Geography

21st February 2003 at 00:00
"Debt" can be the start-point for a range of stimulating geographical enquiries. With sufficient scaffolding this topic could be introduced at KS3 to help deliver the economic activity (PoS 6h) and development (PoS 6i) units. These themes are continued as part of most GCSE and A-level specifications.

For example, the pattern of home ownership and mortgage advances reveals significant features of the UK's social and economic geography. Data is readily available in "Regional Trends", which can be downloaded from www.statistics.gov.uk (select more releasessearch releasessearch by title).

Geographers will want to expand this topic to the global scale and consider international debt. The origins of international debt in the oil price boom of the 1970s are examined in most GCSE textbooks and the issue of aid and debt is a standard theme of GCSE specifications. A web search on "Third World Debt" will return a large number of sites. Some provide statistical information while others offer up to date case studies, like Nestle dropping its recent claim for US$6m (pound;3.7m) against the Ethiopian government following a high profile campaign by anti-debt protestors. All of these sites require students to evaluate and to think critically about the information presented, as this is a value-laden topic.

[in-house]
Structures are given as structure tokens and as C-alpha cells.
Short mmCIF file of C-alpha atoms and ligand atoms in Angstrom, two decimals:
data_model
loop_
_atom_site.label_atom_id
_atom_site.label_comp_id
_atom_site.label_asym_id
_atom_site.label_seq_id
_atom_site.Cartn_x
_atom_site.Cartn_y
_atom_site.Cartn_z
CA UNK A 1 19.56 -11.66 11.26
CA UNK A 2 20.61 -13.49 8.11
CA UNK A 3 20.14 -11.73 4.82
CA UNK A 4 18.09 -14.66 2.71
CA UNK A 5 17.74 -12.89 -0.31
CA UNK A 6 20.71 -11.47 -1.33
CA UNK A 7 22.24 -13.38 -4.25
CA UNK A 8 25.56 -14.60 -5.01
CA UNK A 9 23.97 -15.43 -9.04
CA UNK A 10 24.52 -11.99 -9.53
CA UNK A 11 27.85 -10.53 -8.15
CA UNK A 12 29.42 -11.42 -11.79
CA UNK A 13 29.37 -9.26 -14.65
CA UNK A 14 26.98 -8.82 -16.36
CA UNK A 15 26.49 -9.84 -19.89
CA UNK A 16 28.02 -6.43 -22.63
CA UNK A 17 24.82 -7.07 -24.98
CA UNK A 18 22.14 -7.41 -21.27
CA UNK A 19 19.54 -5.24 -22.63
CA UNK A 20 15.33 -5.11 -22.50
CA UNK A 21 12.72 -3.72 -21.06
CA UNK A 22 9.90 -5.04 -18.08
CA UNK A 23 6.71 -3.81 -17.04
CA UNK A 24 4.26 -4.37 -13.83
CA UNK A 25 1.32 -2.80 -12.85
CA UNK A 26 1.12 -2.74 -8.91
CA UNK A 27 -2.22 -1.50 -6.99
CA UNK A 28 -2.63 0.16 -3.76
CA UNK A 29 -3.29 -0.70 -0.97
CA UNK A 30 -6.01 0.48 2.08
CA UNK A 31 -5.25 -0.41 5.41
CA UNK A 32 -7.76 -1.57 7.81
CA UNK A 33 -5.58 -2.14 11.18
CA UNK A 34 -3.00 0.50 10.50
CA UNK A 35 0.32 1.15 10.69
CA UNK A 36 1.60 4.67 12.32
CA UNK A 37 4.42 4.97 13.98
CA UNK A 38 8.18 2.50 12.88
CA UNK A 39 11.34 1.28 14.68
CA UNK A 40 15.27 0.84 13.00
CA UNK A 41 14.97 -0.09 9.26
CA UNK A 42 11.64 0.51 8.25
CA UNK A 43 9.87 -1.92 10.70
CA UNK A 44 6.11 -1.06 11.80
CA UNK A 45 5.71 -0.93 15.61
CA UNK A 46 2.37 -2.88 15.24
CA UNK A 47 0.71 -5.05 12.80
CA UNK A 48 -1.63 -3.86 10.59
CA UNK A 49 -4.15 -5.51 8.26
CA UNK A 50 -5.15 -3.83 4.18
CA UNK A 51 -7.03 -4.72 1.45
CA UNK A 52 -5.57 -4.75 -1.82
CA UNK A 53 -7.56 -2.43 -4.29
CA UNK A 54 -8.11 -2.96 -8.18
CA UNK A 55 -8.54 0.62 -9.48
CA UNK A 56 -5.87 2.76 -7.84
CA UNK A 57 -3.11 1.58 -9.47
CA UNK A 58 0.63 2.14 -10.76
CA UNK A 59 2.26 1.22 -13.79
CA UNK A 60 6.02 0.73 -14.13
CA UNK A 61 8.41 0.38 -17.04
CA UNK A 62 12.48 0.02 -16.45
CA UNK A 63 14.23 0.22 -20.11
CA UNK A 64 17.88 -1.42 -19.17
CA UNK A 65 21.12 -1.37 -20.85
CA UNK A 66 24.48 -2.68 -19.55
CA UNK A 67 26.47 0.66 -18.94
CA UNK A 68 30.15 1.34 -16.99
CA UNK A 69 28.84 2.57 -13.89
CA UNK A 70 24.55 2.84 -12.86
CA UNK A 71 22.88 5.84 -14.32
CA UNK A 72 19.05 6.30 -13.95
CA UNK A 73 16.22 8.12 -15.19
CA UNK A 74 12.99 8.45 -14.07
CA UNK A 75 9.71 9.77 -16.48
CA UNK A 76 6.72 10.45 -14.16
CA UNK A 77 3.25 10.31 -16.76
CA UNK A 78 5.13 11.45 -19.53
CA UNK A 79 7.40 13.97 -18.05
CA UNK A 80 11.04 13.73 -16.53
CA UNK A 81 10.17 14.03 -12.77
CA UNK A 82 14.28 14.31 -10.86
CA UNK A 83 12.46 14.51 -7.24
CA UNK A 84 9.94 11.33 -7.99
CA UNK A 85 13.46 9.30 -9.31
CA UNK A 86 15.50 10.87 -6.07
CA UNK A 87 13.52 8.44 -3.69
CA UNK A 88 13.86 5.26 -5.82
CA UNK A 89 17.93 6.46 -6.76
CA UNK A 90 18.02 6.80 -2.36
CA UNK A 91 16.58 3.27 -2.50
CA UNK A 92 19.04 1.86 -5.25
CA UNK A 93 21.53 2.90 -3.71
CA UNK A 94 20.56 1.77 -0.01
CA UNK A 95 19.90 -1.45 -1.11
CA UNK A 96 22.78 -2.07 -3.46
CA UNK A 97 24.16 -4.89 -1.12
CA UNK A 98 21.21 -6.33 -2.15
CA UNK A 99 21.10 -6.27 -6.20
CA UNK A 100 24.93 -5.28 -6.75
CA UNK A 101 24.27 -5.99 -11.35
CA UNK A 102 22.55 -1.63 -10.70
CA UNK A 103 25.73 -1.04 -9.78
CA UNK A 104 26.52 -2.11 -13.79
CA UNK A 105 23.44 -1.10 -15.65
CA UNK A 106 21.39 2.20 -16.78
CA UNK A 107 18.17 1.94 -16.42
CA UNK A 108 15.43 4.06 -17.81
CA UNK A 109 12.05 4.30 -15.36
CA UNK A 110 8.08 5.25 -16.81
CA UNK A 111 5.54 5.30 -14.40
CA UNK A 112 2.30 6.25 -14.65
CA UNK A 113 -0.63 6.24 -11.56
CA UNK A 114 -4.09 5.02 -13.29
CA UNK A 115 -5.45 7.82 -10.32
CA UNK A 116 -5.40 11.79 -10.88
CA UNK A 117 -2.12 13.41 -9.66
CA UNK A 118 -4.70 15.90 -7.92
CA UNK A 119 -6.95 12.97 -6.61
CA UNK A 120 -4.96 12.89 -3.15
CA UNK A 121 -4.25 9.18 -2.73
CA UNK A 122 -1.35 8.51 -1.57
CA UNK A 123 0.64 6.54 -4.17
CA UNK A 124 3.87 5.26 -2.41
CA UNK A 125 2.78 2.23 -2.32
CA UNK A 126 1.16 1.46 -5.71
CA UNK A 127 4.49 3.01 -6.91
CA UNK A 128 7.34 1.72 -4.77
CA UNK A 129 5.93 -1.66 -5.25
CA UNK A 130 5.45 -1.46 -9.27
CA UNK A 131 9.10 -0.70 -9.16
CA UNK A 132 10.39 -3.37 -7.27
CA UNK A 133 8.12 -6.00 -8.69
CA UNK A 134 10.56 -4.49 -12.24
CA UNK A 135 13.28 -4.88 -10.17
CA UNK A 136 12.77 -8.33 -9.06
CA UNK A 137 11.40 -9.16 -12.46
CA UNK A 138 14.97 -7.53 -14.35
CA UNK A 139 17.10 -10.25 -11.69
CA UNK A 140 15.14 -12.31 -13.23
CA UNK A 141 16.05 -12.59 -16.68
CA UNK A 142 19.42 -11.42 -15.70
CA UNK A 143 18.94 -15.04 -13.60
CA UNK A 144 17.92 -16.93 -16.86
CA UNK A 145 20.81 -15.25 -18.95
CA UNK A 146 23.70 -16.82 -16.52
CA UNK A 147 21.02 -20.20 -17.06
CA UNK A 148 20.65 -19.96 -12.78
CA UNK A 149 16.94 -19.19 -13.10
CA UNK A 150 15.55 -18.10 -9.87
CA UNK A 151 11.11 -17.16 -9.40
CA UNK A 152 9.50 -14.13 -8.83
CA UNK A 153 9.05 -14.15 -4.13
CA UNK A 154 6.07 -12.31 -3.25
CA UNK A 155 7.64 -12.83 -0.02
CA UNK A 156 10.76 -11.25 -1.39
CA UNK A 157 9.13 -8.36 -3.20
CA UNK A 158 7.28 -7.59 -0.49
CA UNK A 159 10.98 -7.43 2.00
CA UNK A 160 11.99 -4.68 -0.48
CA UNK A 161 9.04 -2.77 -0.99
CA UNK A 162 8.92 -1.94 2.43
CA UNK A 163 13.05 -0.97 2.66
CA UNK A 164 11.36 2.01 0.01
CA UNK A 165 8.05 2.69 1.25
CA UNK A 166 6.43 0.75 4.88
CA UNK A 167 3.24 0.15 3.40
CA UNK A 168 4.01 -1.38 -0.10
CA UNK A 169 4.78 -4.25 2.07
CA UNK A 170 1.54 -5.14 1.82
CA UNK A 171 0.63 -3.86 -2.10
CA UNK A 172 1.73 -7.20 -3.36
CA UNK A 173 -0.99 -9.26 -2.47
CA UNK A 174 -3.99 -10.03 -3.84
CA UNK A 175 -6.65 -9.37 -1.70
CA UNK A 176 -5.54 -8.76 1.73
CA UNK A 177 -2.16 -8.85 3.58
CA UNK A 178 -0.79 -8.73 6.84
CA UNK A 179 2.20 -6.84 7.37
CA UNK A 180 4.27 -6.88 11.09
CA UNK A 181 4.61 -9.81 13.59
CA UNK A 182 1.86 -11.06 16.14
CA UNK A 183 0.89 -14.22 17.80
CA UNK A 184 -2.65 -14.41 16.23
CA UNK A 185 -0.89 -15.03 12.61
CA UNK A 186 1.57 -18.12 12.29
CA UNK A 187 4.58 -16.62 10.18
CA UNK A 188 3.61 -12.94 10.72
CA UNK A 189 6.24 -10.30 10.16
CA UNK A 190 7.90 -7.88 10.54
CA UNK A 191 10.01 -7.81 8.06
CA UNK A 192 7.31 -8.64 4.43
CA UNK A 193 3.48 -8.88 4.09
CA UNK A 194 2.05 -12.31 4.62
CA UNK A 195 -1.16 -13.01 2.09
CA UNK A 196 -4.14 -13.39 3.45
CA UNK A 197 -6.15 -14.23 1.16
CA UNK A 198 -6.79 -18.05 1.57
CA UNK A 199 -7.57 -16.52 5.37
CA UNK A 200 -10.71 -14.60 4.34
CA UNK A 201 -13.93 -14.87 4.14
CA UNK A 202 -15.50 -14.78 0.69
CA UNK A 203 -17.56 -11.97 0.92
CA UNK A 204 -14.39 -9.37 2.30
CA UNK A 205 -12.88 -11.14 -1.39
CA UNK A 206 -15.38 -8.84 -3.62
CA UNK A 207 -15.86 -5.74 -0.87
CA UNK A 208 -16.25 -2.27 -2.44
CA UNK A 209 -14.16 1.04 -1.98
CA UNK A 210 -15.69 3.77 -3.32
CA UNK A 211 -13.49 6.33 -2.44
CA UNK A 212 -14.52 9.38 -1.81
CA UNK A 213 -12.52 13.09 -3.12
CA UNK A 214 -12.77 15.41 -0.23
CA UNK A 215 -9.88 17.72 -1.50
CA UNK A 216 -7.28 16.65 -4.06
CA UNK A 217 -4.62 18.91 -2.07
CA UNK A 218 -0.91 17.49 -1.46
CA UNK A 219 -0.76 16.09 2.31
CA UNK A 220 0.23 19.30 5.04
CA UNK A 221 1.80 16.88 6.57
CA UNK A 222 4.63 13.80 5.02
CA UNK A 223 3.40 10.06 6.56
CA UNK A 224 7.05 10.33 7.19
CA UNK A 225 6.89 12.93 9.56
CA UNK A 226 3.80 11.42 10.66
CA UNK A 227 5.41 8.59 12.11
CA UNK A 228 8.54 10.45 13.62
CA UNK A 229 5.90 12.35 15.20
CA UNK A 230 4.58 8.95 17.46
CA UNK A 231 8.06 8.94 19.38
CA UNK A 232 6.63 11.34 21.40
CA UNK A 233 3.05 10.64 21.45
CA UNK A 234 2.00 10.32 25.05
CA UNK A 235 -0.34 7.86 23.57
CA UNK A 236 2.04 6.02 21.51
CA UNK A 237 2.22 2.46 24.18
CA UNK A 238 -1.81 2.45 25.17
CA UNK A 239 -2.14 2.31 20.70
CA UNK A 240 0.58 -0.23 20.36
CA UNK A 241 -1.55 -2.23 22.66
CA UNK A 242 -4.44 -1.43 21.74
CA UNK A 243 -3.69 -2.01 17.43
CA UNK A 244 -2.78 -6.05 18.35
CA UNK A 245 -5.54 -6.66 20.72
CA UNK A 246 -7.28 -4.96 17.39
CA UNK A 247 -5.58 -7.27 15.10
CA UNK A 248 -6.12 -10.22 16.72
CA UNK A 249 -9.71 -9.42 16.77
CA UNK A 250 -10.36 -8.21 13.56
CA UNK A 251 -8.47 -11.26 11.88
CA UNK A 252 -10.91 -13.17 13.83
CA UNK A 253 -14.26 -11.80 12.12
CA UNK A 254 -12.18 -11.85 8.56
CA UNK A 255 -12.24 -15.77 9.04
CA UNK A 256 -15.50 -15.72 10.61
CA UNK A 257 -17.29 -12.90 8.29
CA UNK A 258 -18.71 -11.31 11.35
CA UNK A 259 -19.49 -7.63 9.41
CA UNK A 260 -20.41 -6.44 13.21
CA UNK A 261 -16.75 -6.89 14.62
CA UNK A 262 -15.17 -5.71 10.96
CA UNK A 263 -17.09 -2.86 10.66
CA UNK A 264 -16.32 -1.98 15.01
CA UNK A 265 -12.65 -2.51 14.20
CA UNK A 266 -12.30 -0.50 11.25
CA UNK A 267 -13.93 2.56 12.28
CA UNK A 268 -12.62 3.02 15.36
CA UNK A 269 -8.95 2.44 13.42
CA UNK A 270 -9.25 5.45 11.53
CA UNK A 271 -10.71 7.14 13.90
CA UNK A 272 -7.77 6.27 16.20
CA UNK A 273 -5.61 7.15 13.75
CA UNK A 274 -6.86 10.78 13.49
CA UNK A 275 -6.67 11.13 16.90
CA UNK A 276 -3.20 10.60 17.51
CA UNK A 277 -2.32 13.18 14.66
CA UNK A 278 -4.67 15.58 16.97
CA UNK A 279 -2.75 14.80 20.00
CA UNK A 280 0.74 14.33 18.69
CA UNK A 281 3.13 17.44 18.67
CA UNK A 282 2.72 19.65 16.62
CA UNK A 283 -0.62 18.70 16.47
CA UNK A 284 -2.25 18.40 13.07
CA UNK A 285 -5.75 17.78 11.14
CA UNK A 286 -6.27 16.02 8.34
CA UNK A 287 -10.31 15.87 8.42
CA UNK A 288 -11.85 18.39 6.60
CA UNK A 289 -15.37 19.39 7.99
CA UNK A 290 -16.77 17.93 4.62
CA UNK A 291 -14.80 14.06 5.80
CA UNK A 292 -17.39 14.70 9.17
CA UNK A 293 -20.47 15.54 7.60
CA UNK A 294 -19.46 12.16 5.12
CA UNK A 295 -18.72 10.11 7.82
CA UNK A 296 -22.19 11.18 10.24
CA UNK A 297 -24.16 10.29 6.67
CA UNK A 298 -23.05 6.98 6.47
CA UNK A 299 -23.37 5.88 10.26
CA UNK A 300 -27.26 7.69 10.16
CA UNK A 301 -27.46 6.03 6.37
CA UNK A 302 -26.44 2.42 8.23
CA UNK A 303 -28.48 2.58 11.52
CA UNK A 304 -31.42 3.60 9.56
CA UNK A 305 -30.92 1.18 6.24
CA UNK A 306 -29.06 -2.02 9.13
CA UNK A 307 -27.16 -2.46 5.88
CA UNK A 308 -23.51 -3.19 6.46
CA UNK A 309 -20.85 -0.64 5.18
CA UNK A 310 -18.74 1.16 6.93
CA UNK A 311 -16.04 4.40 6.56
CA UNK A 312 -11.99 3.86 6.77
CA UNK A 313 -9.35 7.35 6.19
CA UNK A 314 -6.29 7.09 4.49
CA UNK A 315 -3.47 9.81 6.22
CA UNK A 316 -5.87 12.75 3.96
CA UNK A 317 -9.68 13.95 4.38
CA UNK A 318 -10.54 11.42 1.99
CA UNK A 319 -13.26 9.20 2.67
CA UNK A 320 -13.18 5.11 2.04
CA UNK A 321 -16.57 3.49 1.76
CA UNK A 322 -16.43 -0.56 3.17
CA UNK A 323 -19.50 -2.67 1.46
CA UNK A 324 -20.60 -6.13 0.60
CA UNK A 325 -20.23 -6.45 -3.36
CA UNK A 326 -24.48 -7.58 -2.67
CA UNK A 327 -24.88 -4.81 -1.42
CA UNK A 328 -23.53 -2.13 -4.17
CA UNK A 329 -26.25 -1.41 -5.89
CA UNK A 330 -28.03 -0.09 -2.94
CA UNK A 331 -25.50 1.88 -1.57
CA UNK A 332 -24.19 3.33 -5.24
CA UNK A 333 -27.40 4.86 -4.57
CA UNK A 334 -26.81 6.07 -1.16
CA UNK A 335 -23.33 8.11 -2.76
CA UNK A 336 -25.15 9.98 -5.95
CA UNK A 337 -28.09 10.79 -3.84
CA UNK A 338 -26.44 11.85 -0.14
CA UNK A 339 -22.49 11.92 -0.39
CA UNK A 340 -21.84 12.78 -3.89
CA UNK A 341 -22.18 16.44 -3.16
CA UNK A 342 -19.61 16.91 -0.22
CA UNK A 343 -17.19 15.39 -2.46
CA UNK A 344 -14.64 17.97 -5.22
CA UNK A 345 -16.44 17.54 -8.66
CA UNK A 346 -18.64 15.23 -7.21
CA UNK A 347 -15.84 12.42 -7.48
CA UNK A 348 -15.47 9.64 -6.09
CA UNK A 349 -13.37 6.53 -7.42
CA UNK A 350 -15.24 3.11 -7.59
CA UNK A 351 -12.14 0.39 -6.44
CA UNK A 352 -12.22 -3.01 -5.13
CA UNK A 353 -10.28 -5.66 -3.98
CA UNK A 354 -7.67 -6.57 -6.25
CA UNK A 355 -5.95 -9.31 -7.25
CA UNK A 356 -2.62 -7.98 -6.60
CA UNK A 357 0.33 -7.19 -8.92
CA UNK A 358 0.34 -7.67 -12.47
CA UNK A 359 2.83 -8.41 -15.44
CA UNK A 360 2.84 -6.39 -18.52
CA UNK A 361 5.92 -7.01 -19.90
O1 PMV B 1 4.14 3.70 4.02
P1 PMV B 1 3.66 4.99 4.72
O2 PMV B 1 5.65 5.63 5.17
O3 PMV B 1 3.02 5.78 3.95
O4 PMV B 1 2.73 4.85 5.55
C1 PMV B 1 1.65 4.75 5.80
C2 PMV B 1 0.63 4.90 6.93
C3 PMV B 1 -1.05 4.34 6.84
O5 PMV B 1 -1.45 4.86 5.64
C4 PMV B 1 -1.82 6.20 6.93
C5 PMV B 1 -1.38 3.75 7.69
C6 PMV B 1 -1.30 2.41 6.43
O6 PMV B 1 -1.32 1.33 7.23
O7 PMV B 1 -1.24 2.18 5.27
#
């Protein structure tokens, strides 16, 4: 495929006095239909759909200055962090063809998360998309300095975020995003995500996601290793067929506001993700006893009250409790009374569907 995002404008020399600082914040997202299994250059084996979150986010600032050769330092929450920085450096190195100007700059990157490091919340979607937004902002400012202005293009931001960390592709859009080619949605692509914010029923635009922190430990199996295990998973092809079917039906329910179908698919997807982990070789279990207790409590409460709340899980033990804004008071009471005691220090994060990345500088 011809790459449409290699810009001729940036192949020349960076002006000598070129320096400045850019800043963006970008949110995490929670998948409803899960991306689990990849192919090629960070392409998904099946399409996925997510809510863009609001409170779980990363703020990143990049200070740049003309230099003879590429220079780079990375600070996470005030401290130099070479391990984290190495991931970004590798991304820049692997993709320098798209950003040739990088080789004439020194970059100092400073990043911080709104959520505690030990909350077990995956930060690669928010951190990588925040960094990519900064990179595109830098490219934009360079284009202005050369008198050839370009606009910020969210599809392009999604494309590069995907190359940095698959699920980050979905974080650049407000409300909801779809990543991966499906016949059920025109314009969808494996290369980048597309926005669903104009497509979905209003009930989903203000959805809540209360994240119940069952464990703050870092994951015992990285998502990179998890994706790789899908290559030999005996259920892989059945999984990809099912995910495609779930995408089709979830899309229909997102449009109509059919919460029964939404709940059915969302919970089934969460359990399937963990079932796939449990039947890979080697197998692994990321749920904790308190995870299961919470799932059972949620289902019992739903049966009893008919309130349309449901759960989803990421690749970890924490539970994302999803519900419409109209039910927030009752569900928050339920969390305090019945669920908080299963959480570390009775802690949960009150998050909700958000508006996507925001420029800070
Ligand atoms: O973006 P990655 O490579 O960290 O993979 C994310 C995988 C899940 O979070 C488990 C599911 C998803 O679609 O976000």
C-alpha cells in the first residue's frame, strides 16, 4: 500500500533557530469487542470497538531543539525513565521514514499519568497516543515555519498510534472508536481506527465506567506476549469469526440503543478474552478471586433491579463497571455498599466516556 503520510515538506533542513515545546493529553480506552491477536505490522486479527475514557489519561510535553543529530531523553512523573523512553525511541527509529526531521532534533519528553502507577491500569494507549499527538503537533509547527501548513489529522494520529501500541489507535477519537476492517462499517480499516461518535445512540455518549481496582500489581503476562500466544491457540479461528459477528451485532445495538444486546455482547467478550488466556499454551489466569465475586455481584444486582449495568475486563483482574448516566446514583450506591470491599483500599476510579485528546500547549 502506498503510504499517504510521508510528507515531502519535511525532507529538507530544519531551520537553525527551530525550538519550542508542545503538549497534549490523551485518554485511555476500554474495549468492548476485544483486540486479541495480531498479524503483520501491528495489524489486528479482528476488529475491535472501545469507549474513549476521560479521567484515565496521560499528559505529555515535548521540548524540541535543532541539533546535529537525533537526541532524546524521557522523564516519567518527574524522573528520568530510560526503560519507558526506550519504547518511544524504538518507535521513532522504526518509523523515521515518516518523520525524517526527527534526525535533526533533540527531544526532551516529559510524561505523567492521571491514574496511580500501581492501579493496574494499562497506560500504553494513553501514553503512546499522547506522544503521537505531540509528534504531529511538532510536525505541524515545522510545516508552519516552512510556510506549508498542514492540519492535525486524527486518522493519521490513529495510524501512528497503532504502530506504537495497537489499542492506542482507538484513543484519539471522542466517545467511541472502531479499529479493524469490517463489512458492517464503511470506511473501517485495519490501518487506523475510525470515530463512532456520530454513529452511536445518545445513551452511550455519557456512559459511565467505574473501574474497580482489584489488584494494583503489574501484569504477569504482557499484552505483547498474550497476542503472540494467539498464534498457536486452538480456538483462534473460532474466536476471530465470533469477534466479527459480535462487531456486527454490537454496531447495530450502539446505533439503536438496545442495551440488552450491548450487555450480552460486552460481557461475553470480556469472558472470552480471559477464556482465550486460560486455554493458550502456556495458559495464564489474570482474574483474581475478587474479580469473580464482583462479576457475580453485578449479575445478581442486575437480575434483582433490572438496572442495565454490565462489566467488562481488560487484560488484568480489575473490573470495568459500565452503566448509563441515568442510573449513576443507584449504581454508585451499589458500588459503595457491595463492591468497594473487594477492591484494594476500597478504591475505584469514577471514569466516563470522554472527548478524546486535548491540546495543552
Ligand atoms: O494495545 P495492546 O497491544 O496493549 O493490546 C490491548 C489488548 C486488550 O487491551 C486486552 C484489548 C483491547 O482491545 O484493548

Aspects of the national debt also present possibilities. The Government's statistics website (see above) provides details of the UK's balance of payments (select UK in the worldeconomybalance of payments). Our trade deficit challenges the concept of the "trade imbalance gap" between more and less economically developed countries and can lead to a greater understanding of global economic patterns.

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